Symphony No. 85 in B Flat “La Reine” (The Queen) is familiar to me, especially Movement III (“Menuetto & Trio: Allegretto”). I hear it now and then on the local Classical radio station.
This is a very, very good symphony.
It sounds so much like a symphony from that era that it very well could be the quintessential symphony, Plato’s Symphony — the idealized prototype for all symphonies.
The fourth of the six-part Paris Symphonies, No. 85 was composed in 1785 or 1786. Like the preceding three — and subsequent two — No. 85 sounds rich and full, with a depth and complexity that could only have come from a mature Haydn, one in command of his talents, confident and assured in his gift for composition. He was 53 or 54.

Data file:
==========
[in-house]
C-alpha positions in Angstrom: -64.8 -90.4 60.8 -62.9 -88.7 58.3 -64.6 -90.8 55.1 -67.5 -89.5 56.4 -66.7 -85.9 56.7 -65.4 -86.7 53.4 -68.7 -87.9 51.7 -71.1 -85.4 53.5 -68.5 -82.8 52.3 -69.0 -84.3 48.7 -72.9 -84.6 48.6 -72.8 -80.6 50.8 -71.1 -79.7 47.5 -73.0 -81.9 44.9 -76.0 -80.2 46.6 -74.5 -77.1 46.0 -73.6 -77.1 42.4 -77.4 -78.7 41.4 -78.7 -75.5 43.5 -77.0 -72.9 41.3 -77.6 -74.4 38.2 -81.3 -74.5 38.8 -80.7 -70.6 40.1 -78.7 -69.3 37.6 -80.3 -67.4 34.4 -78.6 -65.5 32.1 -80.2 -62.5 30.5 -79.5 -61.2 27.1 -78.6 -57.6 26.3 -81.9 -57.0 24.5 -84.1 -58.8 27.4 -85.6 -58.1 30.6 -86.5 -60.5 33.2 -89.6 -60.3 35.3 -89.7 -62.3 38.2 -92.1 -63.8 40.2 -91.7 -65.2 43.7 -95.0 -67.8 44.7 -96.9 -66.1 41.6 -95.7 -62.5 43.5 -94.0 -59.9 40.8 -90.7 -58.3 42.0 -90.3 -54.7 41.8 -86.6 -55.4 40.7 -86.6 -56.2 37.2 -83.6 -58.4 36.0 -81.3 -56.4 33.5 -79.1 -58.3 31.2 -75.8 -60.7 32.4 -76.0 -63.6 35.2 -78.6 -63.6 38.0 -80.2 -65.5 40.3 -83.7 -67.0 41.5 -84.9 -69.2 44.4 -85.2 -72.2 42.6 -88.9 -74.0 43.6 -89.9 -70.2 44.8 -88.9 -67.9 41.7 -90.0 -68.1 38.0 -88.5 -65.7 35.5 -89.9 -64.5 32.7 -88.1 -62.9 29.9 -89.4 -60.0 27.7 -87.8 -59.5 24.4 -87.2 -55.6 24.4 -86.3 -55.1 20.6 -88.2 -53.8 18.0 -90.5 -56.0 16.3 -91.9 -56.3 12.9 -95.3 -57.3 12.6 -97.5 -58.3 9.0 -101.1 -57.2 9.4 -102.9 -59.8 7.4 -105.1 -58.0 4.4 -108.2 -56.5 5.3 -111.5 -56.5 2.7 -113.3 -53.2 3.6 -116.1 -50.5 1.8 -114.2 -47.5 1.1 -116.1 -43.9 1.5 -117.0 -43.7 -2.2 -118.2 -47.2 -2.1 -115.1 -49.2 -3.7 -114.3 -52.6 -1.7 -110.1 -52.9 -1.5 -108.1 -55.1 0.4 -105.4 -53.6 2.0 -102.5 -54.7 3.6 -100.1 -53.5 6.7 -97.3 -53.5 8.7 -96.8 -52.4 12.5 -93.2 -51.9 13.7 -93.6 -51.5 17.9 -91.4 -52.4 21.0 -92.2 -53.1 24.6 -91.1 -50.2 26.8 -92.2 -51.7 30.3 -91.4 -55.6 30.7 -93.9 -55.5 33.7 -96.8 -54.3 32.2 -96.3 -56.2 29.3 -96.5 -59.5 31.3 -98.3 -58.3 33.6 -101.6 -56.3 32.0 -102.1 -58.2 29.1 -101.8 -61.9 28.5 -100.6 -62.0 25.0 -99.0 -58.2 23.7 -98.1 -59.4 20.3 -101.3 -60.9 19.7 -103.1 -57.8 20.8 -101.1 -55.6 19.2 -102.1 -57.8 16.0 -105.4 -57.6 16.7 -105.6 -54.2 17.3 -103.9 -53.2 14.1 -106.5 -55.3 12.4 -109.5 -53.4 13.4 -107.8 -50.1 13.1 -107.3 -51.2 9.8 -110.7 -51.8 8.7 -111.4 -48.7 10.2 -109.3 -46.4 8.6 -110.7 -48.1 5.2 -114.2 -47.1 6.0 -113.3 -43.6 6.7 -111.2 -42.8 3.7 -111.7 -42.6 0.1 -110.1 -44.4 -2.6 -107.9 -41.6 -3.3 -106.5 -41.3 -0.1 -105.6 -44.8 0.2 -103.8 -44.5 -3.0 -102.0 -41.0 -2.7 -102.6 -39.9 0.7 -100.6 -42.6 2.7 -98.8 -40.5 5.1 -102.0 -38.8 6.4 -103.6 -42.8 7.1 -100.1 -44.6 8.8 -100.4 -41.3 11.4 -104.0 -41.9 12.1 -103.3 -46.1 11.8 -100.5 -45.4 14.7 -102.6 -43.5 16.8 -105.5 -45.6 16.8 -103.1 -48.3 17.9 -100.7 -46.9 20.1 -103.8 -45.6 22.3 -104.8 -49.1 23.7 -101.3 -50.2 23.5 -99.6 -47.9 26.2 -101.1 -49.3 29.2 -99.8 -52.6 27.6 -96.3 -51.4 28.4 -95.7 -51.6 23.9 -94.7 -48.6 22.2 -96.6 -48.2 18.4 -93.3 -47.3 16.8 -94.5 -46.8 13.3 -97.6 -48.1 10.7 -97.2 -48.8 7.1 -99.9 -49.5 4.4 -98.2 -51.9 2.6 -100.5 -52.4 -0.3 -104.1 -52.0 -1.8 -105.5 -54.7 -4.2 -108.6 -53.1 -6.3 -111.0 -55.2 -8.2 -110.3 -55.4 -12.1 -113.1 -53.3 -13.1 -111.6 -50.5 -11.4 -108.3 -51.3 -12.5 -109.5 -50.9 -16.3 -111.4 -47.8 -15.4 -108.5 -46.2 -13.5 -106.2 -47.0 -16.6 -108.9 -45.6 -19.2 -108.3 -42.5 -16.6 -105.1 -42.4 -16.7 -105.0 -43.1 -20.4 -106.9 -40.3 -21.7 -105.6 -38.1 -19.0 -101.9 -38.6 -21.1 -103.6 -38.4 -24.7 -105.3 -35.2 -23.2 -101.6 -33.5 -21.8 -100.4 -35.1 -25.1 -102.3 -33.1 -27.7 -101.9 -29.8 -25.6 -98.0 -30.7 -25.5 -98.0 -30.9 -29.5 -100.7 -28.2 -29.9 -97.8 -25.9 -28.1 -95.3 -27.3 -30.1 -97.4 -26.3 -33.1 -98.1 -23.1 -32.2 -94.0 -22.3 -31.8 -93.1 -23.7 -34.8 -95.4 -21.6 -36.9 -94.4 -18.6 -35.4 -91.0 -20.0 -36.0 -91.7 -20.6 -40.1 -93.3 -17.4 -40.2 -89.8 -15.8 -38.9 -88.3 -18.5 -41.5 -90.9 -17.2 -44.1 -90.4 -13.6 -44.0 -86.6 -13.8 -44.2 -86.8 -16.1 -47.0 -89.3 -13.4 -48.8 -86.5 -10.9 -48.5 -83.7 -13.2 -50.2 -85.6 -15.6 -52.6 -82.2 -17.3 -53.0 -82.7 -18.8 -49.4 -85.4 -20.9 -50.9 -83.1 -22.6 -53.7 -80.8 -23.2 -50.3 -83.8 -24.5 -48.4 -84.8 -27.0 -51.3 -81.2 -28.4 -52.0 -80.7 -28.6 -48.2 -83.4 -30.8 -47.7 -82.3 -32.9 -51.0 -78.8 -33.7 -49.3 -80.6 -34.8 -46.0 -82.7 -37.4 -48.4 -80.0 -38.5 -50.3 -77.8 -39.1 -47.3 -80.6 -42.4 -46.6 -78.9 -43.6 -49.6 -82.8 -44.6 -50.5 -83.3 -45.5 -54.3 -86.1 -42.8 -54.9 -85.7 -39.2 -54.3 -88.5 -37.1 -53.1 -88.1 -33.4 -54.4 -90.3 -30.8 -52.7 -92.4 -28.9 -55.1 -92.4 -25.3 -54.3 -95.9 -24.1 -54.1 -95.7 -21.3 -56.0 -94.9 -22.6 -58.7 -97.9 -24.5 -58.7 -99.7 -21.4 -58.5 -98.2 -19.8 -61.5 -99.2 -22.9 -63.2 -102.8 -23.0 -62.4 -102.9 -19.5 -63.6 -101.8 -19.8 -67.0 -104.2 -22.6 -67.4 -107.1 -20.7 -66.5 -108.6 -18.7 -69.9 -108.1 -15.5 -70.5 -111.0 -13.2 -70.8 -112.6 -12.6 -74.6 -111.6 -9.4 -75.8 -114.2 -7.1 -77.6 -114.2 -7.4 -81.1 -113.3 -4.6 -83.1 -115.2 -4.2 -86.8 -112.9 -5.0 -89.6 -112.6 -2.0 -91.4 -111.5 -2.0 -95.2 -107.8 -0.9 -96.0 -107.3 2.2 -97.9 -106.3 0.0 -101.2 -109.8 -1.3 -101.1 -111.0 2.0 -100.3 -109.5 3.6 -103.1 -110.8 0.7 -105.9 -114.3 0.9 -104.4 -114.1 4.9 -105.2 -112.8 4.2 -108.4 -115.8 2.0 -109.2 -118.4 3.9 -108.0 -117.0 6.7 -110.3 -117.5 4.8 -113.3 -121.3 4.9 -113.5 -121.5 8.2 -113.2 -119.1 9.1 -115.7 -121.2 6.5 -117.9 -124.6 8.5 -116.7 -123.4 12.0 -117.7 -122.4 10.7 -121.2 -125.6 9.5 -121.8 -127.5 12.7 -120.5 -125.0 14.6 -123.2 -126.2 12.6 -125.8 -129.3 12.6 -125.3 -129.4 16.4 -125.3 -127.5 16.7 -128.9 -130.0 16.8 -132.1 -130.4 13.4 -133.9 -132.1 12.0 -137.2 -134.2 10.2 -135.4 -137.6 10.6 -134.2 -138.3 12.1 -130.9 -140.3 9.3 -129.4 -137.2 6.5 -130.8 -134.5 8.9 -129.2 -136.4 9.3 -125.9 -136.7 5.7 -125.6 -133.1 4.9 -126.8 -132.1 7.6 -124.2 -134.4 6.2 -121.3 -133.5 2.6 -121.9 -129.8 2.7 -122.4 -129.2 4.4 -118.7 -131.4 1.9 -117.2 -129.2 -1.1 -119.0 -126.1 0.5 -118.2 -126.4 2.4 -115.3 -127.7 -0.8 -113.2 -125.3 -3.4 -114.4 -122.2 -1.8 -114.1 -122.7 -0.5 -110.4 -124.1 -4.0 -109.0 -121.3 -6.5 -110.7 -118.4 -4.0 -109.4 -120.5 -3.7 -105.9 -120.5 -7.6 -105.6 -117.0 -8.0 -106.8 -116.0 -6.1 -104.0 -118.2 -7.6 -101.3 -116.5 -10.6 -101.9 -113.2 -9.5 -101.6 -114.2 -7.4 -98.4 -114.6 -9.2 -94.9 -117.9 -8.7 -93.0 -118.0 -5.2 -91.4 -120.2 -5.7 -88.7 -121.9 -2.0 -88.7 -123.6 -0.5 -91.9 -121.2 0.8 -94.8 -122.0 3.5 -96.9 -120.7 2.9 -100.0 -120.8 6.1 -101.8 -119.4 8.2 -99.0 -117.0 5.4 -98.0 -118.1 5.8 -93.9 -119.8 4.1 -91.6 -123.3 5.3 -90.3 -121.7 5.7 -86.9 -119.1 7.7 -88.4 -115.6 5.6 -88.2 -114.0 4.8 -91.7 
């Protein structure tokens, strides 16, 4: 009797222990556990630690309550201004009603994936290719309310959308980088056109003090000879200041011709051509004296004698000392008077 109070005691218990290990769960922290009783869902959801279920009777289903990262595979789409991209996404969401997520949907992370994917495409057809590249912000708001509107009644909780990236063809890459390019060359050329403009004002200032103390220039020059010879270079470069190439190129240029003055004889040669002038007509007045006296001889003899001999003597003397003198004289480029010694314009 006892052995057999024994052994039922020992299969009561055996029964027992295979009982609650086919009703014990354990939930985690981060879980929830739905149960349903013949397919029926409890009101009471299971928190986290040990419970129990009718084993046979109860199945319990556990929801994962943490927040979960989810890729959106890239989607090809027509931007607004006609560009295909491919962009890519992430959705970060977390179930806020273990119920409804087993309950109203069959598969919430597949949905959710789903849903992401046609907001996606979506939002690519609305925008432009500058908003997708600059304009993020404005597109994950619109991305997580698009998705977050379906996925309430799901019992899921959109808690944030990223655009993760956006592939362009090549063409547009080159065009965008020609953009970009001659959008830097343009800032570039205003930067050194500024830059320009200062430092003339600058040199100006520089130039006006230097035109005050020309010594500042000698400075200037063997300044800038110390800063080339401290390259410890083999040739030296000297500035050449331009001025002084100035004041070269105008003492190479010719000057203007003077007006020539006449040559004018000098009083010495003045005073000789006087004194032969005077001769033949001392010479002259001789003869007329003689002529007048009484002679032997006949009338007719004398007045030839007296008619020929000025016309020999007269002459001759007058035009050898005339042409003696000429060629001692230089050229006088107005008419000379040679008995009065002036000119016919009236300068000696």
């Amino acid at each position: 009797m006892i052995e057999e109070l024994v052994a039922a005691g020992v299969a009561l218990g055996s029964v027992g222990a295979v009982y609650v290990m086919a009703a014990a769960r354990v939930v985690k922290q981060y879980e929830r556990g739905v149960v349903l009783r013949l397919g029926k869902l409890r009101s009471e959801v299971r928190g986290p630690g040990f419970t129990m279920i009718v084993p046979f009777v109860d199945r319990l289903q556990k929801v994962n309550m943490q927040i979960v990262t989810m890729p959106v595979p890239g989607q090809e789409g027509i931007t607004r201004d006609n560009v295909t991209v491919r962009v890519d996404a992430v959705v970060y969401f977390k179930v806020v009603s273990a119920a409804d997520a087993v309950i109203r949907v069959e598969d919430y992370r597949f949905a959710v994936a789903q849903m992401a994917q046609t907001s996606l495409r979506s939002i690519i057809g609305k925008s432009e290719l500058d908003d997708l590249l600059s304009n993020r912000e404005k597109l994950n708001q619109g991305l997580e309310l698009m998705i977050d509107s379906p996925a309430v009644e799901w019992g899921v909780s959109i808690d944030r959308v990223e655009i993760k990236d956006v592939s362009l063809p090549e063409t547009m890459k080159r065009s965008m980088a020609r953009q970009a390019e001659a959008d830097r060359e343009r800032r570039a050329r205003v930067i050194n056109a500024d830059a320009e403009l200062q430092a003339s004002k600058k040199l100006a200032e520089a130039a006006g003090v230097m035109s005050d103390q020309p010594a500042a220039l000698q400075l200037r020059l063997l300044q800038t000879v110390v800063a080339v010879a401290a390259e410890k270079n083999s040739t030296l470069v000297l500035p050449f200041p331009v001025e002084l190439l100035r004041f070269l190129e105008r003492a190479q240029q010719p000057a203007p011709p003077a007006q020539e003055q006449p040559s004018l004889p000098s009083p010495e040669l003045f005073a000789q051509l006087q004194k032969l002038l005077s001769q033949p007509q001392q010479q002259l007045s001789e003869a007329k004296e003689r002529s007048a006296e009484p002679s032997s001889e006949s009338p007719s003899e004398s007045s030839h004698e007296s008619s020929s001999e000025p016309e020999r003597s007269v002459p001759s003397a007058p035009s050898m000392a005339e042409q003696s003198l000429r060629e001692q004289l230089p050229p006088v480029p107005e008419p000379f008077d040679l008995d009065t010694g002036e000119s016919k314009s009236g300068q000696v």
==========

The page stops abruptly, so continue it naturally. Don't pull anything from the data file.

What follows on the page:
This is another Haydn symphony that I dub “favorite.”
Why is it called The Queen? According to its entry on Wikipedia:
The nickname “La Reine” originated because the work was a favorite of Marie Antoinette, at the time Queen of France. It is the only one of the Paris symphonies whose nickname is of 18th-century origin.
Symphony No. 86 in D is no slouch, though. From the get-go, Movement I (“Adagio – Allegro spiritoso”) stirs my soul and puts a smile on my face. When I think of what a symphony (at least the Continue reading